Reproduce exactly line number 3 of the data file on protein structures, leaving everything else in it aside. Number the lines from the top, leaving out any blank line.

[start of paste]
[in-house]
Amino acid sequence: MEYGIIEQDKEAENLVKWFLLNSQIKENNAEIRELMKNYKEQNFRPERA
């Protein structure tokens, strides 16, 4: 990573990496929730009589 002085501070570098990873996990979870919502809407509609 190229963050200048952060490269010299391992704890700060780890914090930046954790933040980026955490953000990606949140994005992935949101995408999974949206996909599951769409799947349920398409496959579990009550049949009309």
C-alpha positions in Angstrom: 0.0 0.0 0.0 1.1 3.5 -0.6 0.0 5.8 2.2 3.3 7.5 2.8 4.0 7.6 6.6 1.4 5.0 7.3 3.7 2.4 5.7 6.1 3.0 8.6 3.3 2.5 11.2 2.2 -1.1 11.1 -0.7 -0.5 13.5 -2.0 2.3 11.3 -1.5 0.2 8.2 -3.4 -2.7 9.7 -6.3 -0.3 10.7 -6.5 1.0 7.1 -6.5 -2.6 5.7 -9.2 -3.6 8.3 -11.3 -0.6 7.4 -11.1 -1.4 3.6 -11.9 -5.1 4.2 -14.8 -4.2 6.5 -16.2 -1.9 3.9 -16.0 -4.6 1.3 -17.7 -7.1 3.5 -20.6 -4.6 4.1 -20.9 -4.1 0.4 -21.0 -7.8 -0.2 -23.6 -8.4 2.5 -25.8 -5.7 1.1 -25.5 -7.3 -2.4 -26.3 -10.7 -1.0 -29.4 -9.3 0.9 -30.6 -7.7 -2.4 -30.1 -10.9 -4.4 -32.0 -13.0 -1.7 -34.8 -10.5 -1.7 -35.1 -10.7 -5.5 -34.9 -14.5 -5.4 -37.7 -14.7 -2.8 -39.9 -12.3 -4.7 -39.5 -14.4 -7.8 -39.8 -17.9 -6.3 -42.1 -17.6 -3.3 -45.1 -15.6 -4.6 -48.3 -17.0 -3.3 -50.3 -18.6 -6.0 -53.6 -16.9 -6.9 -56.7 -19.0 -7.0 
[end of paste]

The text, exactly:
């Protein structure tokens, strides 16, 4: 990573990496929730009589 002085501070570098990873996990979870919502809407509609 190229963050200048952060490269010299391992704890700060780890914090930046954790933040980026955490953000990606949140994005992935949101995408999974949206996909599951769409799947349920398409496959579990009550049949009309």